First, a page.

Picture: Physician assistant student Ohood Elzibak and her supervising physician orthopedic surgen Dr. Ivan Wong in
his office in Hamilton Ontario.
Hospital News article by Laura Thompson (January 2011)
A new class of health professionals
are working in hospitals and
family practices across Ontario
following the completion of their training
through McMaster University’s physician assistant education program.
Twenty-one graduates received their
Bachelor of Health Sciences (Physician
Assistant) degrees during convocation
ceremonies Nov. 19, 2010.
The new breed of health-care workers,
who work directly under the supervision
of a physician, are now employed
in range of specialties including emergency
medicine, family medicine, internal
medicine, critical care and orthopedic
surgery at hospitals and health care
centres from Windsor to Ottawa.
“Our physician assistant graduates
are exceptional ambassadors of this new
profession,” said Dr. John Cunnington,
assistant dean of the physician assistant
program.“Through their commitment to excellence
and collaborative care, they have
positioned themselves as essential members
of today’s interprofessional healthcare
teams. Their McMaster foundation
in problem-based, small-group learning
will serve them well as they move forward
in their careers.”
Employment opportunities for physician
assistant (PA) graduates were
announced this past summer by the
Ministry of Health and Long-Term
Care. The ministry provided grants to
support the hiring of PAs as part of an
overall strategy to reduce wait times
and improve access to patient care in
high-need areas. “The physician assistant role is one
of several new roles we have introduced
as part of our government’s collaborative
Health Human Resources Strategy,”
said Deb Matthews, Ontario’s Minister
of Health and Long-Term Care. “I’m
pleased to support these graduates and
look forward to further expanding this
valuable patient care role.”
Ohood Elzibak, a 23-year-old
Hamiltonian and McMaster alumna,
was drawn to the PA program out of her
desire to work in a clinical setting and
pioneer a new role in health care.“I felt very confident going down
this route,” she said. “I felt like this
was the right role for me, and I knew I
needed to explore that. “It’s been a phenomenal two years.
You develop a really close relationship
with your classmates, the facilitators
and the staff. We were all in this
together. It was a new experience for
During her clerkship year, Elzibak
discovered a passion for the intense,
fast-paced operating room environment
during a two-month rotation with Dr.
Ivan Wong, an orthopedic surgeon at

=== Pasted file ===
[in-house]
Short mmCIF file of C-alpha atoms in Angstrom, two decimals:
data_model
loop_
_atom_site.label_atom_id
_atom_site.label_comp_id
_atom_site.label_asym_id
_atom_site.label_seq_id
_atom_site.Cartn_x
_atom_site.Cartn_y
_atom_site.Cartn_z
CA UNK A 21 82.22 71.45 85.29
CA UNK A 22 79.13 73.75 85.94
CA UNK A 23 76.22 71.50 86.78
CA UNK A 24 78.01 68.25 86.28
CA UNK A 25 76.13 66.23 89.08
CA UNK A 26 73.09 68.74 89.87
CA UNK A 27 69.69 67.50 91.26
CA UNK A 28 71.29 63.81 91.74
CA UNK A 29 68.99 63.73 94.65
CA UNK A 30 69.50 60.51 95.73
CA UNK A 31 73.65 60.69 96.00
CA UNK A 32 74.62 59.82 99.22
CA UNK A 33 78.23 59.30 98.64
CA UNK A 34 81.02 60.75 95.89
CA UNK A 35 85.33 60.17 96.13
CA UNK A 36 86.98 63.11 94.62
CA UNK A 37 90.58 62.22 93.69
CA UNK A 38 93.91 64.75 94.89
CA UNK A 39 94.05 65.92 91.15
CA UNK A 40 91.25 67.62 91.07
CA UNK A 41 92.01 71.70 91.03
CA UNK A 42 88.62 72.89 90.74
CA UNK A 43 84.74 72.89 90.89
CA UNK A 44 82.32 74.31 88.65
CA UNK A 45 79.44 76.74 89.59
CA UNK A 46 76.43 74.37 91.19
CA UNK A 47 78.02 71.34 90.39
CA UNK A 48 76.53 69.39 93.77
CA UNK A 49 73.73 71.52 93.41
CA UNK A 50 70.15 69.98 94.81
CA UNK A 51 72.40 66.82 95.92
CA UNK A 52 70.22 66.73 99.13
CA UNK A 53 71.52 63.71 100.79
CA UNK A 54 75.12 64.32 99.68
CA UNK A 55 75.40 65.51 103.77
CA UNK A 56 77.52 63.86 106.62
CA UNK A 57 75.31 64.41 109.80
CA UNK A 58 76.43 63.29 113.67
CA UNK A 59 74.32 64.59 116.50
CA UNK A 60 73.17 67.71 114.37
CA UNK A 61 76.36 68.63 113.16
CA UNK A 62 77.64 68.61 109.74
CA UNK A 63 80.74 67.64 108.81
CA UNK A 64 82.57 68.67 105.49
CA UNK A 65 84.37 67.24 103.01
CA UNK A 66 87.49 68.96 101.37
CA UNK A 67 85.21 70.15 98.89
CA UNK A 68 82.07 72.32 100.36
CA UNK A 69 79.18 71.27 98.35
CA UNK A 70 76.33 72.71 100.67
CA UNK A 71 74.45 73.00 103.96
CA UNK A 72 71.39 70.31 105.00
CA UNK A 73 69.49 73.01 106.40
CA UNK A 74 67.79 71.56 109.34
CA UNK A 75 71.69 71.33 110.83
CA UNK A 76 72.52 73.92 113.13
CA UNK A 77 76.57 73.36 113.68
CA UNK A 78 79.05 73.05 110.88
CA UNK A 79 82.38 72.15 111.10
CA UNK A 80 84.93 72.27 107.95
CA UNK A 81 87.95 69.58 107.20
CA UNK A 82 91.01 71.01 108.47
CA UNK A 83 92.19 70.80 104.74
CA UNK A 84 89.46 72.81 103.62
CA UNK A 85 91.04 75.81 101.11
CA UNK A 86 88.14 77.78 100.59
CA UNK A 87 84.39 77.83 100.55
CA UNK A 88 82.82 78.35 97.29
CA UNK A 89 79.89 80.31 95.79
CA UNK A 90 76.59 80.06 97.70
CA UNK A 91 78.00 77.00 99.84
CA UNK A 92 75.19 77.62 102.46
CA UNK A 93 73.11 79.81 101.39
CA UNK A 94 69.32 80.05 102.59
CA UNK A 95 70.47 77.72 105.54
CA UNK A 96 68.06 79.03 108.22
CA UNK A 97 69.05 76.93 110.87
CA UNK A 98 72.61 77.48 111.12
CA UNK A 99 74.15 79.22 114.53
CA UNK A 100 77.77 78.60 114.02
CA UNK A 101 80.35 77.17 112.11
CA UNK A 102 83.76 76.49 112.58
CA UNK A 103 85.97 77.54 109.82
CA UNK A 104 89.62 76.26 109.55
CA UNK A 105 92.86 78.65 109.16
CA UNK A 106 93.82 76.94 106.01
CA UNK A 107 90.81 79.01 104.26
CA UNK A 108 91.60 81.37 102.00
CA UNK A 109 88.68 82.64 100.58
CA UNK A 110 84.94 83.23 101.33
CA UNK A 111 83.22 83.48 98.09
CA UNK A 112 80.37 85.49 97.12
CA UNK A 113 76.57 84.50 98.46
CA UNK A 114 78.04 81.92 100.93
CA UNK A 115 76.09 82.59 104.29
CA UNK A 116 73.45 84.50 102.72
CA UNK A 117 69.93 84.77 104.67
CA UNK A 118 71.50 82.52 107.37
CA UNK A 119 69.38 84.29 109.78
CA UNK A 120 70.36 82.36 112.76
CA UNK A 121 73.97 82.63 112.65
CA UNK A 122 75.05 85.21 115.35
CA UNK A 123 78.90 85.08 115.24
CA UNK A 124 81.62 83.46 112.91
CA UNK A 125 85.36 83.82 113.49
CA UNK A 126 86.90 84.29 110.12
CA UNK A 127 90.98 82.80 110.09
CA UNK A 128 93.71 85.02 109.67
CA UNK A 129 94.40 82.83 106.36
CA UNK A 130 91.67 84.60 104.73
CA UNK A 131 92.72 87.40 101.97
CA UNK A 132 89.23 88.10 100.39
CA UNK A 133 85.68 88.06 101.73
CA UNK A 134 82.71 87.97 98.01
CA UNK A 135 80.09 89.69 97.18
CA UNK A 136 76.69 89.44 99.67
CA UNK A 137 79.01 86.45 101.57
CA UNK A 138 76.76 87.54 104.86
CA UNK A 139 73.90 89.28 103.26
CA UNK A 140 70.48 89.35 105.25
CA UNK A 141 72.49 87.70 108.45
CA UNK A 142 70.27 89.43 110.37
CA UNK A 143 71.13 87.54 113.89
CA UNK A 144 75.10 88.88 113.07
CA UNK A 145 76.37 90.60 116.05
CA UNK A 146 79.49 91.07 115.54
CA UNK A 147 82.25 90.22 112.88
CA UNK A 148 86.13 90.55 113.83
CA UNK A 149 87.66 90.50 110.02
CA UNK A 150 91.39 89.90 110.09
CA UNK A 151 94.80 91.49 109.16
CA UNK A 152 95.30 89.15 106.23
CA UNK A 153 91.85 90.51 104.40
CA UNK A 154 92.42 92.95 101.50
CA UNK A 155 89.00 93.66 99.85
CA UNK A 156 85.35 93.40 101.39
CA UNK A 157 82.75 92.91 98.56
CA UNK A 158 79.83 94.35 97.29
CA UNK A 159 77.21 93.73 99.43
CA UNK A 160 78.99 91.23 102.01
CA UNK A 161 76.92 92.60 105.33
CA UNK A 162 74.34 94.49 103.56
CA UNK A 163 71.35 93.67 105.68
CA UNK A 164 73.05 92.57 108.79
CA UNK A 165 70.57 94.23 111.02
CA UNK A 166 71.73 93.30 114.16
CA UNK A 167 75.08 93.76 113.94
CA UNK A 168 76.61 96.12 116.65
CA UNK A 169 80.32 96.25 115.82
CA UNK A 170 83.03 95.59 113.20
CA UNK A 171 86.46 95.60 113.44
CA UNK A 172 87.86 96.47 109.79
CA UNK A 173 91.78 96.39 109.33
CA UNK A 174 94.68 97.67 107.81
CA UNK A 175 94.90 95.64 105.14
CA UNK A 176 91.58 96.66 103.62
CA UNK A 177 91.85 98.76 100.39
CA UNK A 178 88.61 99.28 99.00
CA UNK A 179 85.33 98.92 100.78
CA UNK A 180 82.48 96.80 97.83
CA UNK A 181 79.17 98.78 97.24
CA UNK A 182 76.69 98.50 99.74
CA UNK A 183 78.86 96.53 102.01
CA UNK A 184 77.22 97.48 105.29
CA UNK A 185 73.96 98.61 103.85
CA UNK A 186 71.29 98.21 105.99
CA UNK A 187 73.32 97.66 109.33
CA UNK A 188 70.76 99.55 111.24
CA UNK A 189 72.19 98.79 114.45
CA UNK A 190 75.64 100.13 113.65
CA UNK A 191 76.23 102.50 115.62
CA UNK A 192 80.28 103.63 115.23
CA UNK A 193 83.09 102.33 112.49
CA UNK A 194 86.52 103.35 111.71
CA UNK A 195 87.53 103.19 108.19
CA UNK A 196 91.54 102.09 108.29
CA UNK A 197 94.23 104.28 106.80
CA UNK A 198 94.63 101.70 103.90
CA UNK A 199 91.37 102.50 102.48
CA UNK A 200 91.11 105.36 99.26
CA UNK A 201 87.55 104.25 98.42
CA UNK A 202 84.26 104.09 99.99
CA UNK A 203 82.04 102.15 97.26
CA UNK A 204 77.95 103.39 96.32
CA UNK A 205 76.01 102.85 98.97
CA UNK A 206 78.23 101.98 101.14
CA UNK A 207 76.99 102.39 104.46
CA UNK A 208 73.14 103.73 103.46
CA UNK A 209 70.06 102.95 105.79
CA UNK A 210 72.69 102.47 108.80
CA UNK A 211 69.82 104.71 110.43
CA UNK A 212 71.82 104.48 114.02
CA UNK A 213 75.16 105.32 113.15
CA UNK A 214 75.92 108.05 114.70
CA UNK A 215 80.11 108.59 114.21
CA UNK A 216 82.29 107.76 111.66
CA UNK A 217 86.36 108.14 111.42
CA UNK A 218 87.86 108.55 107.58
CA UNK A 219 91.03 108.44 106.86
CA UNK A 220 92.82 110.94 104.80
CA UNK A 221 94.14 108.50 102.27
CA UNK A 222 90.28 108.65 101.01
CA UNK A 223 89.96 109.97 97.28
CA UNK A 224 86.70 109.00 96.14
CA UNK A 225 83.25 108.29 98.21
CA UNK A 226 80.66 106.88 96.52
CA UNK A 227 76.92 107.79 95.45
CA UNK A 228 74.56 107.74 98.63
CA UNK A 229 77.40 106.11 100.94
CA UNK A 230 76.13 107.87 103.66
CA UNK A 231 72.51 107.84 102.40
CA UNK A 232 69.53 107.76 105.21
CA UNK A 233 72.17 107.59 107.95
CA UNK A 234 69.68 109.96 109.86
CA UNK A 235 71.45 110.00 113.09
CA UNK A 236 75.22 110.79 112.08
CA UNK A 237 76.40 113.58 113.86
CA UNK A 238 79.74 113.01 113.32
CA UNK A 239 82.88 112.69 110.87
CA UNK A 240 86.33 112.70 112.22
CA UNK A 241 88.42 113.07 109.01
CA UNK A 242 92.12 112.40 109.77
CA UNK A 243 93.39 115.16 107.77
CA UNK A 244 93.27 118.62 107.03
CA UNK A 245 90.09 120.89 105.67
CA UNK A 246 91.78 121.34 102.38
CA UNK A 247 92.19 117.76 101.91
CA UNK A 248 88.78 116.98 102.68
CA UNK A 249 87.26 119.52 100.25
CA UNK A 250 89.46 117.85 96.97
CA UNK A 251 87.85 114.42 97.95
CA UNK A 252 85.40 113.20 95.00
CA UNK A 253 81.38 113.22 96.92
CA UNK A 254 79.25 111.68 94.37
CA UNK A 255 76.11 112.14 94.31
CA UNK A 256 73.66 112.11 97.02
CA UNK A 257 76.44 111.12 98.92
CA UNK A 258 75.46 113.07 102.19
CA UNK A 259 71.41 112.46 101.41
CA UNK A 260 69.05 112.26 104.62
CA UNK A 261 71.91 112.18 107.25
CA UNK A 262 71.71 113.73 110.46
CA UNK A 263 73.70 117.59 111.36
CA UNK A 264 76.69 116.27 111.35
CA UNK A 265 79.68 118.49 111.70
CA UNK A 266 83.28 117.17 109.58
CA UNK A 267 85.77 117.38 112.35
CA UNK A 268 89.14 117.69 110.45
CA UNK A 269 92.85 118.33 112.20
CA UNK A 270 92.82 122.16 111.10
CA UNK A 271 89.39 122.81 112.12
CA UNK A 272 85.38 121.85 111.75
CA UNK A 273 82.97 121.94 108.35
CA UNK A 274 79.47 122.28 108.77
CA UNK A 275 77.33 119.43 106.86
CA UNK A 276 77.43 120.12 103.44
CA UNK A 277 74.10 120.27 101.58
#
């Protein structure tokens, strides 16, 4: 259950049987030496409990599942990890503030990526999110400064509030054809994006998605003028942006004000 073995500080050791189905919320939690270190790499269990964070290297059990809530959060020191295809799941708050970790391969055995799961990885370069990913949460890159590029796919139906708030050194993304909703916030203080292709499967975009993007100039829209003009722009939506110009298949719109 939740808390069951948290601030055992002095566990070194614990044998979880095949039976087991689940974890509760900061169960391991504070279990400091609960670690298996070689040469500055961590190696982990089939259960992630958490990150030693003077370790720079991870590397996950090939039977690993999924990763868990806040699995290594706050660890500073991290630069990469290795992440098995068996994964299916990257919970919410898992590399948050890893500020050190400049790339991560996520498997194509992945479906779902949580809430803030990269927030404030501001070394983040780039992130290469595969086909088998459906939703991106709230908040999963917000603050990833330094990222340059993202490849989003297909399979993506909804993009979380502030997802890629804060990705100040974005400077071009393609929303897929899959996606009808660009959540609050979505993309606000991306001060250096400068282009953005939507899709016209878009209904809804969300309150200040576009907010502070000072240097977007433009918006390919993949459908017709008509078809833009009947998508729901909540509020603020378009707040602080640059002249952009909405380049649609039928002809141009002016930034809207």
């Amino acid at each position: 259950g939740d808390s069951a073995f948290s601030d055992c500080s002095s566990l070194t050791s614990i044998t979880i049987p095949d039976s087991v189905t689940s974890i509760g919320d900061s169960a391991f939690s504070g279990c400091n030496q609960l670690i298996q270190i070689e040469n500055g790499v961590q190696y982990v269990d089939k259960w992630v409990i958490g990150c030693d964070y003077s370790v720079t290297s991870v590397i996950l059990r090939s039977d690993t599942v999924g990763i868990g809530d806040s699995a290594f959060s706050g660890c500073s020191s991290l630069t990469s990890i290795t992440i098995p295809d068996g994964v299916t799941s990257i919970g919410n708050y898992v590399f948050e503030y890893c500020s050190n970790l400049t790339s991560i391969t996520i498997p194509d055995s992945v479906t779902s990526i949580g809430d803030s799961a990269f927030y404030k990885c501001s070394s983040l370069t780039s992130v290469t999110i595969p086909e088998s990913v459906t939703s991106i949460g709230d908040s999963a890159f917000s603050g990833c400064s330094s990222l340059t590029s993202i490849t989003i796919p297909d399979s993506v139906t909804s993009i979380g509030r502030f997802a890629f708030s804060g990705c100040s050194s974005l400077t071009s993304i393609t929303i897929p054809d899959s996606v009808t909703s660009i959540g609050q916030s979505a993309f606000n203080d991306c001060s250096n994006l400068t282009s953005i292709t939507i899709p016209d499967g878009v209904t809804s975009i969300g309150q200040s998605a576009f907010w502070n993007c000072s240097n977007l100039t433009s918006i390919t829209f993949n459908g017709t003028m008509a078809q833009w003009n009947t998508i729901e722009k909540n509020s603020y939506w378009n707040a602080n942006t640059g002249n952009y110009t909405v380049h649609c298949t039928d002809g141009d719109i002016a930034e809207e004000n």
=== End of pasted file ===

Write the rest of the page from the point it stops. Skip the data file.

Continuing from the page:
Hamilton Health Sciences. Elzibak was
hired by Wong as the first physician
assistant member of his surgical team.
Wong, an assistant professor of
surgery at McMaster, had previously
worked with PAs during his fellowship
training in the United States. Physician
assistants have been part of the U.S. health-care system since the 1960s.
In Canada, the health-care workers
have been employed by the Canadian
military for several decades. They were
introduced into the civilian health care
system in 2007 through a joint initiative
between the Ministry of Health
and Long-Term Care and the Ontario
Medical Association. PAs also train
at the University of Toronto and the
University of Manitoba.
“In the future, I see just about every
orthopedic surgeon working with
PAs, and sometimes multiple ones,”
Wong said. “In the United States, it’s
already been shown many times that
PAs improve the cost-effectiveness of
practice, increase patient care as well as
Mark MacLeod, president of the
Ontario Medical Association, also
reflected that sentiment in a statement
that congratulated the graduates and
commended the introduction of the new
PA role and the impact it will have on
health care.“Ontario’s doctors are long time
supporters of PAs,” he said. “PAs are
valuable contributors to our health care
system because Ontario’s doctors know
that when all health care providers
work together, patients benefit from an
enhanced level of care.
Physician assistants are health-care
professionals who work under the
supervision of doctors to provide care.
PAs take histories, conduct physical
examinations, order and interpret tests,
diagnose and treat illnesses, counsel on
preventive health care and may assist
in surgery, depending on the specialty
of their supervising physician. A PA’s
practice may also include education,
research and administration.
Launched in September 2008,
McMaster’s consecutive 24-month program
was founded upon the problem-based
learning model of the Michael G.
DeGroote School of Medicine. The first
year of study focuses on the clinical sciences
supporting health-care delivery.
In the second year, PA students rotate through clinical placements.
The inaugural physician assistant
class of 21 students was selected from
a pool of more than 250 applicants.
The students came from diverse backgrounds
including paramedic practice,
social work, genetics, epidemiology,
journalism and engineering.
In addition to all completing the
program, the inaugural PA graduates
have also successfully transitioned to
employment in Ontario.
Laura Thompson is Editor, Public
Relations, in the Faculty of Health
Sciences at McMaster University in